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D’Angelo Russell and free agency: it’s not what you think

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Washington Wizards v Brooklyn Nets Photo by Sarah Stier/Getty Images

Candace Parker, the women’s basketball legend, was on NBA-TV the other night after the Nets fifth straight win against the Hawks. Among other things, she spoke about the Nets and free agency, but not in the way it’s been discussed here and elsewhere in the media. She didn’t talk cap space or cap holds or market. No she talked about D’Angelo Russell and how he is becoming a big factor in the Nets summertime moves.

“D’Angelo Russell has played an outstanding December,” she started. “The way that he’s playing, the patience that he’s playing with, the changes in speed. He’s really running the team and that was a question mark: Was he capable of running a team that could compete and win? You talk about free agency: would guys want to play with D’Angelo Russell.

“Well, the way he’s playing this year ... He’s running the team and sharing the ball, knocking down his shots. I think the answer is yes.”

We could recite the numbers he’s put up this month in the absence of Caris LeVert: 18.6 points, 7.7 assists, a 39 percent shooting average from three. But as Parker noted, his development is more than the numbers. He has shown that Magic Johnson’s harsh critique of his leadership two years ago is no longer valid.

“What I needed was a leader,” Johnson said unsolicited about his then 21-year-old point guard. Well, Sean Marks and Kenny Atkinson found one, developed him and now, he’s proving it all night.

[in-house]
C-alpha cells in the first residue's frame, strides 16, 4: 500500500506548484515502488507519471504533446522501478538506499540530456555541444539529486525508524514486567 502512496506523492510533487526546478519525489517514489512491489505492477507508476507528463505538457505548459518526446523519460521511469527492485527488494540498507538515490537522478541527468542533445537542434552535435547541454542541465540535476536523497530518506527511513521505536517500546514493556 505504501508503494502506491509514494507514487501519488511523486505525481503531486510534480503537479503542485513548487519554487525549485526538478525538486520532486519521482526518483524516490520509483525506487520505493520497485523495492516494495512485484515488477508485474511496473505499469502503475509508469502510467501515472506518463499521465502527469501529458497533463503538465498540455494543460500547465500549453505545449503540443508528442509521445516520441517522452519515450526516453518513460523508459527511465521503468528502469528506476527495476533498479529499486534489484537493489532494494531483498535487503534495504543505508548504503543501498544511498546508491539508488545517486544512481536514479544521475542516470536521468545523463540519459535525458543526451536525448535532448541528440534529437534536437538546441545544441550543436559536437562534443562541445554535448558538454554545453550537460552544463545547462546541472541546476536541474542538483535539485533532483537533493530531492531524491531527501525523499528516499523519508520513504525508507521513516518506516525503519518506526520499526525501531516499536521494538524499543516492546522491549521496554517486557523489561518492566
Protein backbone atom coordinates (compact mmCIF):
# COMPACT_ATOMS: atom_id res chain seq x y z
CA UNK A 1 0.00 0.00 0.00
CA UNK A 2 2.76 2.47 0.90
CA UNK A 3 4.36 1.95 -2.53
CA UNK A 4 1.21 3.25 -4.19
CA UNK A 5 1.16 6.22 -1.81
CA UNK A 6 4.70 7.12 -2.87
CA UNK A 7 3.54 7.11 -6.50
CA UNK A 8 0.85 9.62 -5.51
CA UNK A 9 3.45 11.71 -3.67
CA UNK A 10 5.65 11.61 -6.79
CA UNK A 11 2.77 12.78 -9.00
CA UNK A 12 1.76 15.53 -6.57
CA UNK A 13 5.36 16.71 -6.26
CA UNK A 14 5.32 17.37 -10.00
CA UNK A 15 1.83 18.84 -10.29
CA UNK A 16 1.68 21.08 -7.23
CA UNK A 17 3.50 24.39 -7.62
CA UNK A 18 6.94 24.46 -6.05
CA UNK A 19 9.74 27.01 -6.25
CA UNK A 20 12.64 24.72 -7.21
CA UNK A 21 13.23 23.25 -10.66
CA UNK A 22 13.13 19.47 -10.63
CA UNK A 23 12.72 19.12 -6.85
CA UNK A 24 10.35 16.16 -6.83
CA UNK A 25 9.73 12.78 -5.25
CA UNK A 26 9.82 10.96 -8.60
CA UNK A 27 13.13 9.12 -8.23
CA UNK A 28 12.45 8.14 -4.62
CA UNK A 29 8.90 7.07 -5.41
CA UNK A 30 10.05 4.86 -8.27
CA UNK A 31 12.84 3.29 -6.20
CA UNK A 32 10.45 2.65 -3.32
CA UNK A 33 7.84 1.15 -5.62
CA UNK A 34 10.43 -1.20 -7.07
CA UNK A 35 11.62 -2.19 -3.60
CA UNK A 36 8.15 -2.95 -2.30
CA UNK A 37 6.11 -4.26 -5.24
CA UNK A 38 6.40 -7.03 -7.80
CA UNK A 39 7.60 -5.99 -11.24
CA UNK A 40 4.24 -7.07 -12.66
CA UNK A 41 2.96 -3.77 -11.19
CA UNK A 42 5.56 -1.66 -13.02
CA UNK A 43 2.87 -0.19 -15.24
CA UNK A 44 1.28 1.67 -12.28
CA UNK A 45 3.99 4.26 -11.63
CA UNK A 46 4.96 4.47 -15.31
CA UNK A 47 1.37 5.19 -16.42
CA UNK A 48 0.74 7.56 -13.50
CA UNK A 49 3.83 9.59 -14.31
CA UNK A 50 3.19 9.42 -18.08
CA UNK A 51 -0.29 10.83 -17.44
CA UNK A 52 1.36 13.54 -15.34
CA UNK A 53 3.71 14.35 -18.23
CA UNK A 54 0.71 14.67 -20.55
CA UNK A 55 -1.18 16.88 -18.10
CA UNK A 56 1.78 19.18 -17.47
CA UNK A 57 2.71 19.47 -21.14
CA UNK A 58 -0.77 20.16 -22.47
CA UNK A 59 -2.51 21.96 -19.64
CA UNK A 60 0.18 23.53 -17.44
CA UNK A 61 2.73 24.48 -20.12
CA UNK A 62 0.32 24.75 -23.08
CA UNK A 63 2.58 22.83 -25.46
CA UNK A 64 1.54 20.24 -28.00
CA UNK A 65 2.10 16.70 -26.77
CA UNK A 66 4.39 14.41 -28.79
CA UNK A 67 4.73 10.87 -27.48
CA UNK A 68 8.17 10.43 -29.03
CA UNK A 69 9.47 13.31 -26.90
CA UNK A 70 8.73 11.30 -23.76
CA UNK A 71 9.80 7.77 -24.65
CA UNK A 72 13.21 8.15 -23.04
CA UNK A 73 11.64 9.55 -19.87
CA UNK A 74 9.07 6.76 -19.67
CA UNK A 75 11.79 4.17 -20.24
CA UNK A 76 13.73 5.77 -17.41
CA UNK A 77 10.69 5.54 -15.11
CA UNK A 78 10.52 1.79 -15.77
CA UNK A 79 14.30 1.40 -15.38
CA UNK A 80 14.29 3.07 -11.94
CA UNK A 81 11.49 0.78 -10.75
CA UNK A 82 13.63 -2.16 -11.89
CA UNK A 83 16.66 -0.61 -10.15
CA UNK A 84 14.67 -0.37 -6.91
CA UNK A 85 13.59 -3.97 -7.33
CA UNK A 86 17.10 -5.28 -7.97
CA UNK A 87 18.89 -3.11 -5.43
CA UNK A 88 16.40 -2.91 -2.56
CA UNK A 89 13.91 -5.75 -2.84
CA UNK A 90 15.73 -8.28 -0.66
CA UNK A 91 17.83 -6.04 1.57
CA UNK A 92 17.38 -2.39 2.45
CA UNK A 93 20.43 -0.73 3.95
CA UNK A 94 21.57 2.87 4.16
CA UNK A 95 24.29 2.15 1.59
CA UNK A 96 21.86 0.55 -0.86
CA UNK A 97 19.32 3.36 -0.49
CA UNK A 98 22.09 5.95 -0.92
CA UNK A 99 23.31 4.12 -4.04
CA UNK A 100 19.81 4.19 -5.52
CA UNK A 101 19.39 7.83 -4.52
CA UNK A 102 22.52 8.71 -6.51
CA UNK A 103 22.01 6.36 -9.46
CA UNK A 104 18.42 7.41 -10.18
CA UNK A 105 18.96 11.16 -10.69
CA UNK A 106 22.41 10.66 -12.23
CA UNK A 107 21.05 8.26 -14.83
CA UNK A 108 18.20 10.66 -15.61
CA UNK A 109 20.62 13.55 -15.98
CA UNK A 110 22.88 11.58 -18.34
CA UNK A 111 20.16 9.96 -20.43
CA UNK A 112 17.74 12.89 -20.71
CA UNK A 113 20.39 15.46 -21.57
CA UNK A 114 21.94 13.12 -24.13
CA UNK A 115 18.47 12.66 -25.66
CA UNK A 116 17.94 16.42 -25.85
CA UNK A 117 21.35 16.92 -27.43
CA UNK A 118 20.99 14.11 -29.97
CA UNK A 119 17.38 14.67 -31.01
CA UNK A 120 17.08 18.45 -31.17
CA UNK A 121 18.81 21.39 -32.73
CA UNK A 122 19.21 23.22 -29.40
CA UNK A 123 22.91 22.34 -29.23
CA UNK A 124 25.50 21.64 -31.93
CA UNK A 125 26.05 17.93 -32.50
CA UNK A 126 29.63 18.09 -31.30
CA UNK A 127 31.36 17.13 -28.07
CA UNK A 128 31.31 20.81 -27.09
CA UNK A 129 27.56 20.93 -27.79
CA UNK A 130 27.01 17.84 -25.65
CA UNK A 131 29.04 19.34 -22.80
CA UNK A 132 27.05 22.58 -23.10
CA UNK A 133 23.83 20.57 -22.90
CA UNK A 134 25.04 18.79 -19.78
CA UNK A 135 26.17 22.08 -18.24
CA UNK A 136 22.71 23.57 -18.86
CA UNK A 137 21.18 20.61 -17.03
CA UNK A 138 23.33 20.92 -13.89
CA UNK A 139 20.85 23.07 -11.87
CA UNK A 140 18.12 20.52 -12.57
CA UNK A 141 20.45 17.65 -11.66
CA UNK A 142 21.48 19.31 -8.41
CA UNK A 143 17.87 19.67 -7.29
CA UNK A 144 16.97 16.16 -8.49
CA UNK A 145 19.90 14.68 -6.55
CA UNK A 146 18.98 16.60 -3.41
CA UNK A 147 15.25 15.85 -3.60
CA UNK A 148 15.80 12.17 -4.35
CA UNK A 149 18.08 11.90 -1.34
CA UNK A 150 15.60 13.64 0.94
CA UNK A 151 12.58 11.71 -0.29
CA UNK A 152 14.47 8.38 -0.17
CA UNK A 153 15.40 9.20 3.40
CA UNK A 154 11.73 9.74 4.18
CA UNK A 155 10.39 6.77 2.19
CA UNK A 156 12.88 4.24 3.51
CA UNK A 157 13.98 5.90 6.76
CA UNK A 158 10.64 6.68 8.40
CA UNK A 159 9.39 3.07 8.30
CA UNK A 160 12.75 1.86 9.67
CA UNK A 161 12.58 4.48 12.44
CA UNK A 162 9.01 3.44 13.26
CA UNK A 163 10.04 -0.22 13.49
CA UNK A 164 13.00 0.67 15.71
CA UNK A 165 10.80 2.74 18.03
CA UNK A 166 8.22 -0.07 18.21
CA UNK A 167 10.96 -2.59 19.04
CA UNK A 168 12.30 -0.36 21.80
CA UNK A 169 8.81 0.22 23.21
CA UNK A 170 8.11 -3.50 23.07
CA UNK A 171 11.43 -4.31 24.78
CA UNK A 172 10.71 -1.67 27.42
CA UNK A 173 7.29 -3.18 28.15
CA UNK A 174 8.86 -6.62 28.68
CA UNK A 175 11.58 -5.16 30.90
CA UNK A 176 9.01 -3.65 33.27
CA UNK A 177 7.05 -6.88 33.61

Atkinson in particular has pushed his 22-year-old point guard to be aggressive while also being creative, particularly close to the rim.

“I’m all over him,” Atkinson said of DLo in Shlomo Sprung’s Forbes profile. “With D’Angelo, we do give him freedom because I think he’s a better than average mid-range shooter.”

And it’s working. Russell has been aggressive in his decision- and shot-making, getting to the rim and finding open teammates, particularly early in games, as he did Sunday vs. Atlanta and again Tuesday vs. Los Angeles.

“He was spry, he was aggressive, he was energetic,” Atkinson said after Sunday’s game. “When D’Angelo is like that, we take it to another level.”

Giving Russell that freedom breeds confidence and not just in game situations, but in general. He’s becoming a different player, rising to that other level. And he appreciates it all. He loves Brooklyn, loves his teammates. He’s said he wants his legacy to be about the Nets, not his two (miserable) years with the Lakers.

His teammates see it as well.

“Are you going to take the next step? Are you trying to be an All-Star or just a guy who’s a starter? For him it’s how far of a jump can he make? Caris [LeVert] has done it, Spencer [Dinwiddie] worked his ass off, now it’s his turn,” said Jared Dudley.

What’s the next step? You may have seen it Tuesday night. Not just in the dagger or the ice-in-my-veins moment afterwards, but in his postgame conversation with YES Network’s Michael Grady. He was all about the team, the “collective,” he called it. No, it wasn’t about him seeking revenge on Magic Johnson (or outplaying Lonzo Ball). It was about being humble. He got 13 assists, a career-high, because “my teammates were hitting shots.” They won not because of his awe-inspiring performance, but because “it took the whole team to do that.” And he spoke about defense, which is no longer a huge deficiency, but is in fact an asset to his team.

Then in the locker he talked about the playoffs.

“That never went away from my mind. I thought we always had a chance,” Russell said. “We had adversity, things happened, but I feel like we handled it well.”

Sounds like leadership to us!

Of course, DLo is a free agent this summer. It will take a lot to sign him, and if he keeps playing at this level, it will be money well worth spending. In truth, while some Nets fans may have had their doubts about DLo, the team’s management has barely wavered in their belief in him. They’ve been patient and now it’s paying off. Green lights come in a variety of shades.

And if Candace Parker is right, it may pay even bigger dividends come July.